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Choosing a location for a crime novel
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An Inspector Andy Horton Marine Mystery Crime Novel set on the South Coast of England.
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I wrote this article to help those entering the Crime Writers' Association (CWA) Debut Dagger Award and thought it might interest readers here on Red Room. The Debut Dagger is open to anyone who has not yet had a novel published commercially. All shortlisted entrants will receive a generous selection of crime novels and professional assessments of their entries. The first prize is £700. The 2011 Competition will close on 5th February 2011. If you fancy a stab at it, and the chance to be a published crime writer, you can now submit the opening chapter(s) – up to 3000 words – and a short synopsis of your proposed crime novel. More details are on the Crime Writers' Association web site.

Winning the Debut Dagger doesn’t guarantee you’ll get published. But it does mean your work will be seen by leading agents and top editors, who have signed up over twenty winners and shortlisted Debut Dagger competitors.

Choosing a location for the setting of a crime novel by Pauline Rowson

We all know that when choosing where to live location is an important factor for many reasons. It's also equally important in crime novels and believe it or not Sweden is not the only place in the World for setting atmospheric crime novels! While everyone seems to be obsessed with things Swedish there are many great crime novels set in various parts of the UK from gritty Glasgow to captivating Cornwall, and of course in many countries across the World. There is also marine mystery country, the location for my crime novels, which happens to be the Solent area on the South Coast of England. Here my rugged Harley Davidson riding detective, Inspector Andy Horton, pitches his wits against the criminal classes, which takes him, and others in the team, into the harbours of Portsmouth, Langstone, Chichester, and to the Isle of Wight.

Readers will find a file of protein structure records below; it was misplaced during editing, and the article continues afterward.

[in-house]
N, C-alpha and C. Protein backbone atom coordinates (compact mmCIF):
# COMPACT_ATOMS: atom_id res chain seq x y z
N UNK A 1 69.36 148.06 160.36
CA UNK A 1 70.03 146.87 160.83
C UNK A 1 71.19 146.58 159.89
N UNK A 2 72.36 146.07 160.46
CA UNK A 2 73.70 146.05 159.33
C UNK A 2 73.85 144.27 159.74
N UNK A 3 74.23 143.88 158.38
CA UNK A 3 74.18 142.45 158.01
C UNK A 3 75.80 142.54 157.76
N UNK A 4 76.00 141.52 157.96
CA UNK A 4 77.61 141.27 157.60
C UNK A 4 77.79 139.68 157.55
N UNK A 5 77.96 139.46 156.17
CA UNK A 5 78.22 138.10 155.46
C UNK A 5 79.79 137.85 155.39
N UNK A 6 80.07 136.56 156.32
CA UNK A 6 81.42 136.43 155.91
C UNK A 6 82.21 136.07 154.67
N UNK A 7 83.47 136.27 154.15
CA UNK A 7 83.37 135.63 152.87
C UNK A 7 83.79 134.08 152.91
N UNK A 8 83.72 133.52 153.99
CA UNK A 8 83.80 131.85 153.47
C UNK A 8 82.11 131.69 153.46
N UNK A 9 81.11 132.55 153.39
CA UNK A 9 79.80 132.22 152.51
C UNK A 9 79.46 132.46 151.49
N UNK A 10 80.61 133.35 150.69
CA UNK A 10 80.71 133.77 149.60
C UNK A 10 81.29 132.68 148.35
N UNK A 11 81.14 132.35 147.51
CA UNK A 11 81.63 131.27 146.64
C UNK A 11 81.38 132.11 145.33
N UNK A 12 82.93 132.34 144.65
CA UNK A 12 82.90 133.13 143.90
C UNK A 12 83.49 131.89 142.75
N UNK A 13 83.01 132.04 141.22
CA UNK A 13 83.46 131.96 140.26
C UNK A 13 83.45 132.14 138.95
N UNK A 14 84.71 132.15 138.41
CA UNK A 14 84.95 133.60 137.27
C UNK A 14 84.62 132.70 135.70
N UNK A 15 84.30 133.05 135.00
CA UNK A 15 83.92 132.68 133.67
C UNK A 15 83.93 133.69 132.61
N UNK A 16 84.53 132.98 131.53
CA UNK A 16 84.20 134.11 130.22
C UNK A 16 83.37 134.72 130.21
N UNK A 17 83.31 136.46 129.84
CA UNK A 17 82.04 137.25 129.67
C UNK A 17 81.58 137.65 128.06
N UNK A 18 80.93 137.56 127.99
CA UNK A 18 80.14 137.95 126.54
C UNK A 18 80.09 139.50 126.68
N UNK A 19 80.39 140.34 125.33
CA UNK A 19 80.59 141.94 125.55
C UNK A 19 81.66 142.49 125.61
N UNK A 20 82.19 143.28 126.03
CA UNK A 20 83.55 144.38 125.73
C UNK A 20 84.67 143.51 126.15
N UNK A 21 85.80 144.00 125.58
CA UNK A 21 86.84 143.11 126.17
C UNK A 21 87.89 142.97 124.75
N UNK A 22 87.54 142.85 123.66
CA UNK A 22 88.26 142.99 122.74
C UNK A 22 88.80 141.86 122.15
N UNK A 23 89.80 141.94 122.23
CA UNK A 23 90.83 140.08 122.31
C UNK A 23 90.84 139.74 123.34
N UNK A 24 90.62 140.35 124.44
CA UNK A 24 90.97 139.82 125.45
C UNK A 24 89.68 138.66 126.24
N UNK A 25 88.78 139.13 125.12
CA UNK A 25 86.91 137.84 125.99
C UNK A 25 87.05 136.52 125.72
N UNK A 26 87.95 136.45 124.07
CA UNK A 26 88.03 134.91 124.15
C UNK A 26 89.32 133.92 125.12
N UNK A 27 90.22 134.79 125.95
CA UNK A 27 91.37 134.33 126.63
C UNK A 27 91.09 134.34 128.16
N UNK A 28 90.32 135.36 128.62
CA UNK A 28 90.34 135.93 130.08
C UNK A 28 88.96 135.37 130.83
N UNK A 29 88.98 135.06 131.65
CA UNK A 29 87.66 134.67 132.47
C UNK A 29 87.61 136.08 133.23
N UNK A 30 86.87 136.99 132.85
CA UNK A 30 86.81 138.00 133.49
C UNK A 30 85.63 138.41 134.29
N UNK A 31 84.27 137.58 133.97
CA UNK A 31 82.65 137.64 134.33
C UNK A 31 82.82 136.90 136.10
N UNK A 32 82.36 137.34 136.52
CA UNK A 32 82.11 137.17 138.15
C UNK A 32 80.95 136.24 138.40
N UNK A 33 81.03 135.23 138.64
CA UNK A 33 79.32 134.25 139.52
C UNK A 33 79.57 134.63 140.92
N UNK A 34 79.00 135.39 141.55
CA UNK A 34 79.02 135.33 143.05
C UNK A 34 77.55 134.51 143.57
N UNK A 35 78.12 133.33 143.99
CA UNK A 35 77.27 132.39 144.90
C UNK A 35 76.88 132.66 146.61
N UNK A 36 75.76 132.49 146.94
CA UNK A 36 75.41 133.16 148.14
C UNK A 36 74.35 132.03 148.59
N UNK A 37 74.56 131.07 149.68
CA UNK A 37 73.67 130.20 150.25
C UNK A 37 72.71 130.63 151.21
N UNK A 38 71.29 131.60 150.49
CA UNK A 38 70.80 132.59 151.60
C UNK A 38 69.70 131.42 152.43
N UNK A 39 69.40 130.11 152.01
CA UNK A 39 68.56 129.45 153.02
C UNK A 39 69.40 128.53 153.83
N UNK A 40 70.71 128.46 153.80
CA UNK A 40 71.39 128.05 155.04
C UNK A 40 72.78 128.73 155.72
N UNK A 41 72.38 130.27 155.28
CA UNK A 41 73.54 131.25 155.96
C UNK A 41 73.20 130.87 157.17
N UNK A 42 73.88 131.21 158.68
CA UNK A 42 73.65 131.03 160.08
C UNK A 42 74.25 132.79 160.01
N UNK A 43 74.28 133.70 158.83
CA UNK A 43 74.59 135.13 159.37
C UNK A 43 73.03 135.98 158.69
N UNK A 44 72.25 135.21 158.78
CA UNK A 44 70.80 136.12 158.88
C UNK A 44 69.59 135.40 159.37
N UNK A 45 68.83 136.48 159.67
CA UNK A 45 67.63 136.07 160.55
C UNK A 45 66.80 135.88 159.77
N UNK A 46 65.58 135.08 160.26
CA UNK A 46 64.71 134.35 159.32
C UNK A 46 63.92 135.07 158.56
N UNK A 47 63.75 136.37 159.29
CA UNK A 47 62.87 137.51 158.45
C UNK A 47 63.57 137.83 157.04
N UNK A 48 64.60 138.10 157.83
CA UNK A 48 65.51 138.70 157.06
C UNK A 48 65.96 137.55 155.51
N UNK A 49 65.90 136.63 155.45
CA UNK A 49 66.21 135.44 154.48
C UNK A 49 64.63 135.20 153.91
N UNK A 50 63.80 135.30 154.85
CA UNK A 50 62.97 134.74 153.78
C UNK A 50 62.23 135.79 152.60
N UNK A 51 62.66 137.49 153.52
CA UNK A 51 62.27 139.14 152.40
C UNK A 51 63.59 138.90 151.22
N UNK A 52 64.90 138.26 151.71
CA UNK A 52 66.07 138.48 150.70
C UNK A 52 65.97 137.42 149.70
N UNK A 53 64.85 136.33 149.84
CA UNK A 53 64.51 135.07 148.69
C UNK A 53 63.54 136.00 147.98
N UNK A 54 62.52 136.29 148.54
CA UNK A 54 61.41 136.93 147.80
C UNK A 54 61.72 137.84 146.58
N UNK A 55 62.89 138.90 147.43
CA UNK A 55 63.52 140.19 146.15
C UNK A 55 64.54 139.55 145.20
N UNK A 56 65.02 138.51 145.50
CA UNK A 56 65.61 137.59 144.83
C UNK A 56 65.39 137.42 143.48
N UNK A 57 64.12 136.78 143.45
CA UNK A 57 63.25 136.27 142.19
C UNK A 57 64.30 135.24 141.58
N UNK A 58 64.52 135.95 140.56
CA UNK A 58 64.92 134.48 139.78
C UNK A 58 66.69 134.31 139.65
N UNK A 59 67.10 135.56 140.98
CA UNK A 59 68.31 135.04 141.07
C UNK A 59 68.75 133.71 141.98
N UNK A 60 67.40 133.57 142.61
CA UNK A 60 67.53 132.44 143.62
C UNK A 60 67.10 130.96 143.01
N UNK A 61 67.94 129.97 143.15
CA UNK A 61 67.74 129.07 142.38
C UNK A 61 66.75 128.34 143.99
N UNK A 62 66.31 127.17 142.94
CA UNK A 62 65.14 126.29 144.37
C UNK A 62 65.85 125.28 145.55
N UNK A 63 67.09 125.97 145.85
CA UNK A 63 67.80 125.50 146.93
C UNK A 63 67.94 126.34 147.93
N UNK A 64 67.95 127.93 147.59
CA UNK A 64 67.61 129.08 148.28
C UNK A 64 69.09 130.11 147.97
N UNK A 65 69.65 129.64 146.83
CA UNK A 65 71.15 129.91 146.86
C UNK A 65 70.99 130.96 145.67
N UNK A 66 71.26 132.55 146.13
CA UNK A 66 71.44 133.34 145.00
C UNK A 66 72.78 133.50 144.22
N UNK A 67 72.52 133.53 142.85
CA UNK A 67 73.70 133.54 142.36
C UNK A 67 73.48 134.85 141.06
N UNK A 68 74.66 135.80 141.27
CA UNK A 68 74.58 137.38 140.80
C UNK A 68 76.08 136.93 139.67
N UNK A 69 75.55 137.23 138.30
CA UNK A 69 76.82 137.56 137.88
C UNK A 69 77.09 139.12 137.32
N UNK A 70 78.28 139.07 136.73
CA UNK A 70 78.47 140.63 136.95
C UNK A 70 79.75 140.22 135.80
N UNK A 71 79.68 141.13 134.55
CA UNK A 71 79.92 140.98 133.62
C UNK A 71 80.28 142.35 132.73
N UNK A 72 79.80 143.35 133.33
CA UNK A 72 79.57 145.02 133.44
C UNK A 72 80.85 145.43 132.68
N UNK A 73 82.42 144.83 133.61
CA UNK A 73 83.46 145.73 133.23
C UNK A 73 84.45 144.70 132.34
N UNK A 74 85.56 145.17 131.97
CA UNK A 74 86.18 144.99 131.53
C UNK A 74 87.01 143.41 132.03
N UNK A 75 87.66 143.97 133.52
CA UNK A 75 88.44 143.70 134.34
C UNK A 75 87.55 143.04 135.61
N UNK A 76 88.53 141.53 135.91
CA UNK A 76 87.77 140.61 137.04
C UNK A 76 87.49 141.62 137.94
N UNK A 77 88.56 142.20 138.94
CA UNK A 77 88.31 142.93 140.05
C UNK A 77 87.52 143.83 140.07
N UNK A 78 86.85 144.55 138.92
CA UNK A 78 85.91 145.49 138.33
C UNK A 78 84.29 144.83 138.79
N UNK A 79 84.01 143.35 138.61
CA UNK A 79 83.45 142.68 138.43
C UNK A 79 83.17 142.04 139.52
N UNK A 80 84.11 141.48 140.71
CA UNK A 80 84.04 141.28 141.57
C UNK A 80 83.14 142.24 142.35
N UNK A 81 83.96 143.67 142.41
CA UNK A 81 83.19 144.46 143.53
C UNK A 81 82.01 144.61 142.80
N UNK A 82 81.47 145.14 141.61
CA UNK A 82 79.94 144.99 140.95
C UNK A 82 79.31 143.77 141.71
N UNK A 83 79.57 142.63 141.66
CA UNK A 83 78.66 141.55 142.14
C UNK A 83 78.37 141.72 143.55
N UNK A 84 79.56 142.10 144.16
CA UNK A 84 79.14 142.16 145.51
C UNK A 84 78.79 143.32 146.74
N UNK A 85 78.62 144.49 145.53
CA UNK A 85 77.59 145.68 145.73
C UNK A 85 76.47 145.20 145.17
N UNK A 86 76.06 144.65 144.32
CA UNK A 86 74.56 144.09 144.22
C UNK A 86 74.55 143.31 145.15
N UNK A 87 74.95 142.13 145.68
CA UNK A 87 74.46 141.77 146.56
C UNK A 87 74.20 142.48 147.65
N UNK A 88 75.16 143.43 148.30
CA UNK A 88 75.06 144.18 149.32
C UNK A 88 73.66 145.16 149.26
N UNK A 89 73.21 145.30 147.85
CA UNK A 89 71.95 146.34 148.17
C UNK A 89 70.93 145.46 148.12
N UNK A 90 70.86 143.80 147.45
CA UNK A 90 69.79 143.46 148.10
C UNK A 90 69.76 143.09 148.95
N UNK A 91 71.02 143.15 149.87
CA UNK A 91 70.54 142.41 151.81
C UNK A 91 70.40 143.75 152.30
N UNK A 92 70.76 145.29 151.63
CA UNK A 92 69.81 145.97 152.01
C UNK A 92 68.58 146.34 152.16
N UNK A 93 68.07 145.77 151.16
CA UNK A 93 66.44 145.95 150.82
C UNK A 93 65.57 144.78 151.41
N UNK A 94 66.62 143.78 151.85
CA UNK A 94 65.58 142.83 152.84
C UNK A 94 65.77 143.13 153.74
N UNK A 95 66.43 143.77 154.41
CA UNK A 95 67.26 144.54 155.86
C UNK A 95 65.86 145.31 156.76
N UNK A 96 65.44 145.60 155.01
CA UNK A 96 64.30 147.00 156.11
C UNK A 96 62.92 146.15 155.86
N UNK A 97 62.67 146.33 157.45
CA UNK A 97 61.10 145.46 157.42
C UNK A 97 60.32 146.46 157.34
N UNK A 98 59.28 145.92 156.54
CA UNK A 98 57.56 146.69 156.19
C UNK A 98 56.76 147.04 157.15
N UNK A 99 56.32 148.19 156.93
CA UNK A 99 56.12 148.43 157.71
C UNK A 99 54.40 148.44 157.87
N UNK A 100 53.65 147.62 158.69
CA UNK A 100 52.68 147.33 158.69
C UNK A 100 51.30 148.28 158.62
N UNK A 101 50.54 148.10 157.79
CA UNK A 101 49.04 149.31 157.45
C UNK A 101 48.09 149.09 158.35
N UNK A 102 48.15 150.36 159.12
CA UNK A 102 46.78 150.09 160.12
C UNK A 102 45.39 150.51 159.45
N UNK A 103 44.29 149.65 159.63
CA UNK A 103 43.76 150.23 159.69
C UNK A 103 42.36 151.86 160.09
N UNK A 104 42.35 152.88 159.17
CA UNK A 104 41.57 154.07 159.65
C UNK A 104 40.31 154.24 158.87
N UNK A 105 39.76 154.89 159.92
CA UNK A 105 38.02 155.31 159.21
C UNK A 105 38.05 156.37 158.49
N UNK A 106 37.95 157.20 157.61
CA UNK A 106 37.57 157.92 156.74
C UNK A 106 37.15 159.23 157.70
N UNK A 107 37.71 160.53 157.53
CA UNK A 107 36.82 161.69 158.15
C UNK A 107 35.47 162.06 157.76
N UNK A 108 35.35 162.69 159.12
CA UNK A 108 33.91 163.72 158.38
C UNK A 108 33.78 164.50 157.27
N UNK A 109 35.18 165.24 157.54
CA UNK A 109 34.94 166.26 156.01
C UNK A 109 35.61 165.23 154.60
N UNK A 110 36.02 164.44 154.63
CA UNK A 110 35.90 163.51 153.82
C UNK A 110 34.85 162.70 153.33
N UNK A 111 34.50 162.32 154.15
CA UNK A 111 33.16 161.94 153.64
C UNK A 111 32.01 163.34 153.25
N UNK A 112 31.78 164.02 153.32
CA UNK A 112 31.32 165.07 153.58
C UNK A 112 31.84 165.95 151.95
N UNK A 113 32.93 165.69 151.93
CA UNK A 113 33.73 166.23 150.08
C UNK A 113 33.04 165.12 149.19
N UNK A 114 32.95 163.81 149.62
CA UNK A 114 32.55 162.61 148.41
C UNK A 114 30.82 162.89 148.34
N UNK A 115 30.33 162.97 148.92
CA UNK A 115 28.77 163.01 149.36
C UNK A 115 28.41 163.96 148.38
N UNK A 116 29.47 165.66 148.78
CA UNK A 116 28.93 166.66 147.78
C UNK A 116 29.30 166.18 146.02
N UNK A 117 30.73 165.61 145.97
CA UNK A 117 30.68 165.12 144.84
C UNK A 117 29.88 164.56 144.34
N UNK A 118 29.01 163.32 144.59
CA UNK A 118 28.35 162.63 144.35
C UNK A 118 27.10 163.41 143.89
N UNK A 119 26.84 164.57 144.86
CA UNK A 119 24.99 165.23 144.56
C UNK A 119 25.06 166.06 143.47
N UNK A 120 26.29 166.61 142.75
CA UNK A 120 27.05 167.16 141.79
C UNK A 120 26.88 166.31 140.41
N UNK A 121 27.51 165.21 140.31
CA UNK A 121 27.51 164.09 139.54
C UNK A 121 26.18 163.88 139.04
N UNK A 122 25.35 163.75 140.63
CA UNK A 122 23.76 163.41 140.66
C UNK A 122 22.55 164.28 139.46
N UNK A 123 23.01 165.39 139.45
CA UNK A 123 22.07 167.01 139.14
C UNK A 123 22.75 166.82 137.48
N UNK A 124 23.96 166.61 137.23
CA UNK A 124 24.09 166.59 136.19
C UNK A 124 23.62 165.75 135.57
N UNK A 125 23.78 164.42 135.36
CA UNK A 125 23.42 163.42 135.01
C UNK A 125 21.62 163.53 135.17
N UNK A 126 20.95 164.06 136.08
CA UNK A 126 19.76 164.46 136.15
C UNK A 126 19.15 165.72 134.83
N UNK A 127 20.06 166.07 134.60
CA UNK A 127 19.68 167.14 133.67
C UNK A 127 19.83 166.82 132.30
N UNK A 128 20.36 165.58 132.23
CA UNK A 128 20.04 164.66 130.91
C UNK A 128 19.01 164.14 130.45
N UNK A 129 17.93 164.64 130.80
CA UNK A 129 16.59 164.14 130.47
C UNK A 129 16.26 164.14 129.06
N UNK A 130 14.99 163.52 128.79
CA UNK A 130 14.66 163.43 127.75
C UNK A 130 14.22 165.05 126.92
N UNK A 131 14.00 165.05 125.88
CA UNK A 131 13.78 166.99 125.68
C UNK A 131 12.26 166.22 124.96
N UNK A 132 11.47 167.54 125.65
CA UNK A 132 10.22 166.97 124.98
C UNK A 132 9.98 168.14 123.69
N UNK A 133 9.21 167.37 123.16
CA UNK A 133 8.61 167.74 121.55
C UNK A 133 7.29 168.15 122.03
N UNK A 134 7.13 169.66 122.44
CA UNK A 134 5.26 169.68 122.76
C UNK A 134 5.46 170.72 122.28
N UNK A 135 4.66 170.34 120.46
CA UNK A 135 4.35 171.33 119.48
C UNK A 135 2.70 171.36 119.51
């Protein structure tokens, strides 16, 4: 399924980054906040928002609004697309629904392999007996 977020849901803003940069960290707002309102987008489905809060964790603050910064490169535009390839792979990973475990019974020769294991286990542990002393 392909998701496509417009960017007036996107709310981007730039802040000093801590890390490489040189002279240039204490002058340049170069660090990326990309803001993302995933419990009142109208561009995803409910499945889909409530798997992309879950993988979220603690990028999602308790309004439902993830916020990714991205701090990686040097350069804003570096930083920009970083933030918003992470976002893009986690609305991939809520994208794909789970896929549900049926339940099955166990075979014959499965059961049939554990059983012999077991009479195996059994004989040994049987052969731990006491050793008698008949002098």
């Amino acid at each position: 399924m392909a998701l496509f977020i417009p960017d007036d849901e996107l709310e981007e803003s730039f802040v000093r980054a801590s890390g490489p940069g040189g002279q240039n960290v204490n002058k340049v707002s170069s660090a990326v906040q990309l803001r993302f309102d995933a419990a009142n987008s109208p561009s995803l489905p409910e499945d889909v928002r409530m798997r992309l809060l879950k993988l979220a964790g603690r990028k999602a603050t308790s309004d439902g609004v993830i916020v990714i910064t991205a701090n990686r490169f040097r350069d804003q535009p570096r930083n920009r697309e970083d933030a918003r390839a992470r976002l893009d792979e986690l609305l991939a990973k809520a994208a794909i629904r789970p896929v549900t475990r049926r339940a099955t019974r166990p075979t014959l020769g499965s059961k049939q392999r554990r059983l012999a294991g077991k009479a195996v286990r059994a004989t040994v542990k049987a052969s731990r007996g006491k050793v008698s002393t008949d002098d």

Every known murder scene has a detective combing for clues. Every detective has a prime enemy - and it's not always the criminal. For the detective, the first enemy is often the crime scene itself. It is here that the battle begins to uncover the grim truth about the murder. And a detective's 'nightmare crime scene' has got to be a place where all the best clues could be swept away by the tide. There couldn't be a better place to set a crime story or perhaps a worse depending on your viewpoint.

For me it has many advantages. The sea is never constant. In one day it can change from being calm to turbulent thus providing a great backdrop for pace in a novel and great settings for a climax, which I’ve used in Deadly Waters and In For The Kill.

It’s also dangerous, misleading and evil like many villains, and although it can look safe on the surface underneath can be a sandbank, a rock, a wreck, a dangerous current all of which can cause havoc and kill and be used to good effect in a crime novel. The sea is also completely uncontrollable. No matter how much you think or wish you can control it, you can't but you do need to respect and fear it. In life sometimes you need to go with the flow and other times swim against the tide, the trick is knowing when to do which. My detective, Andy Horton, hasn't quite got it sussed, or when he thinks he has something happens to throw him completely off course, just as in life.

The sea provides great inspiration. Many of the marinas and harbours around the Solent are featured in my novels. I can't pass a boatyard, beach or cove without thinking there must be a dead body or a skeleton here somewhere.